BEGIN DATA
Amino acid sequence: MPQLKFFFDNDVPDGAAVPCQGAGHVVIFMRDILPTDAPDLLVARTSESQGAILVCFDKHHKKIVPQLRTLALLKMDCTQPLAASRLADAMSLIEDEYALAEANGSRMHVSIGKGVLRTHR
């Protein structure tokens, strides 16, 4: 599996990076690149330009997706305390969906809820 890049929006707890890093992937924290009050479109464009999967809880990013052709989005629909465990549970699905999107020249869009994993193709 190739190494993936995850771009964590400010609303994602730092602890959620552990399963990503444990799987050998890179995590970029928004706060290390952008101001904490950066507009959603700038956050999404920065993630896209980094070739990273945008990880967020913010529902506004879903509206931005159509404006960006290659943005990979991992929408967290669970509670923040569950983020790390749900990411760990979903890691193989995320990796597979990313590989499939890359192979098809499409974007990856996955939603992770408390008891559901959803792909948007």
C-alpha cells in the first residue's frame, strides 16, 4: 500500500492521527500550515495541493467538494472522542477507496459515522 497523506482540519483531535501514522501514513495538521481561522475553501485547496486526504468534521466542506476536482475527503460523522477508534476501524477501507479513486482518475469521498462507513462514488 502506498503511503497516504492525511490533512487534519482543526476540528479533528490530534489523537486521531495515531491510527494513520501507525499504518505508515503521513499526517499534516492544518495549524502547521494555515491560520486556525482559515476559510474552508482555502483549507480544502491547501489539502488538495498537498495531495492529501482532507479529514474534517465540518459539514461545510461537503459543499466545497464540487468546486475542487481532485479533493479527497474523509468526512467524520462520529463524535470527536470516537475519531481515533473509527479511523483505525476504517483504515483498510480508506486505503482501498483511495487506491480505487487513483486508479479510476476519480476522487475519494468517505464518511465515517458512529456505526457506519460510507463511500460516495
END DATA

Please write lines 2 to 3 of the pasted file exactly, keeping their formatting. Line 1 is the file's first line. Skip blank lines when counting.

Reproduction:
């Protein structure tokens, strides 16, 4: 599996990076690149330009997706305390969906809820 890049929006707890890093992937924290009050479109464009999967809880990013052709989005629909465990549970699905999107020249869009994993193709 190739190494993936995850771009964590400010609303994602730092602890959620552990399963990503444990799987050998890179995590970029928004706060290390952008101001904490950066507009959603700038956050999404920065993630896209980094070739990273945008990880967020913010529902506004879903509206931005159509404006960006290659943005990979991992929408967290669970509670923040569950983020790390749900990411760990979903890691193989995320990796597979990313590989499939890359192979098809499409974007990856996955939603992770408390008891559901959803792909948007």
C-alpha cells in the first residue's frame, strides 16, 4: 500500500492521527500550515495541493467538494472522542477507496459515522 497523506482540519483531535501514522501514513495538521481561522475553501485547496486526504468534521466542506476536482475527503460523522477508534476501524477501507479513486482518475469521498462507513462514488 502506498503511503497516504492525511490533512487534519482543526476540528479533528490530534489523537486521531495515531491510527494513520501507525499504518505508515503521513499526517499534516492544518495549524502547521494555515491560520486556525482559515476559510474552508482555502483549507480544502491547501489539502488538495498537498495531495492529501482532507479529514474534517465540518459539514461545510461537503459543499466545497464540487468546486475542487481532485479533493479527497474523509468526512467524520462520529463524535470527536470516537475519531481515533473509527479511523483505525476504517483504515483498510480508506486505503482501498483511495487506491480505487487513483486508479479510476476519480476522487475519494468517505464518511465515517458512529456505526457506519460510507463511500460516495